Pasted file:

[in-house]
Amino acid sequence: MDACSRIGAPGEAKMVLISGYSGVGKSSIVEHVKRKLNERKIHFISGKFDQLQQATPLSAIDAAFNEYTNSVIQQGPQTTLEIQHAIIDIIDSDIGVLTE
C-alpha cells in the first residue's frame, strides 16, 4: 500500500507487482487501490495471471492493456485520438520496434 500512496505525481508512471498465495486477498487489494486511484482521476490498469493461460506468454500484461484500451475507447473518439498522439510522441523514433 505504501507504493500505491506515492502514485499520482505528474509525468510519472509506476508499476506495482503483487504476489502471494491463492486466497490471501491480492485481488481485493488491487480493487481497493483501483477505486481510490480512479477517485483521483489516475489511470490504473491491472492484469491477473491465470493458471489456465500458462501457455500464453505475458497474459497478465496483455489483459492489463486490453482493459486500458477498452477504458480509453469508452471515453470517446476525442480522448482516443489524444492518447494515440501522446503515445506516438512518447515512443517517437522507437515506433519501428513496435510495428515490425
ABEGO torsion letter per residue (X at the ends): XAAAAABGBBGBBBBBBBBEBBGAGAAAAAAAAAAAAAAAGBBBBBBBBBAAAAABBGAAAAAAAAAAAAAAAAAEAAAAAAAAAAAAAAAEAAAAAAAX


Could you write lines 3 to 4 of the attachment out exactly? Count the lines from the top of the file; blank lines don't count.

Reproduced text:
C-alpha cells in the first residue's frame, strides 16, 4: 500500500507487482487501490495471471492493456485520438520496434 500512496505525481508512471498465495486477498487489494486511484482521476490498469493461460506468454500484461484500451475507447473518439498522439510522441523514433 505504501507504493500505491506515492502514485499520482505528474509525468510519472509506476508499476506495482503483487504476489502471494491463492486466497490471501491480492485481488481485493488491487480493487481497493483501483477505486481510490480512479477517485483521483489516475489511470490504473491491472492484469491477473491465470493458471489456465500458462501457455500464453505475458497474459497478465496483455489483459492489463486490453482493459486500458477498452477504458480509453469508452471515453470517446476525442480522448482516443489524444492518447494515440501522446503515445506516438512518447515512443517517437522507437515506433519501428513496435510495428515490425
ABEGO torsion letter per residue (X at the ends): XAAAAABGBBGBBBBBBBBEBBGAGAAAAAAAAAAAAAAAGBBBBBBBBBAAAAABBGAAAAAAAAAAAAAAAAAEAAAAAAAAAAAAAAAEAAAAAAAX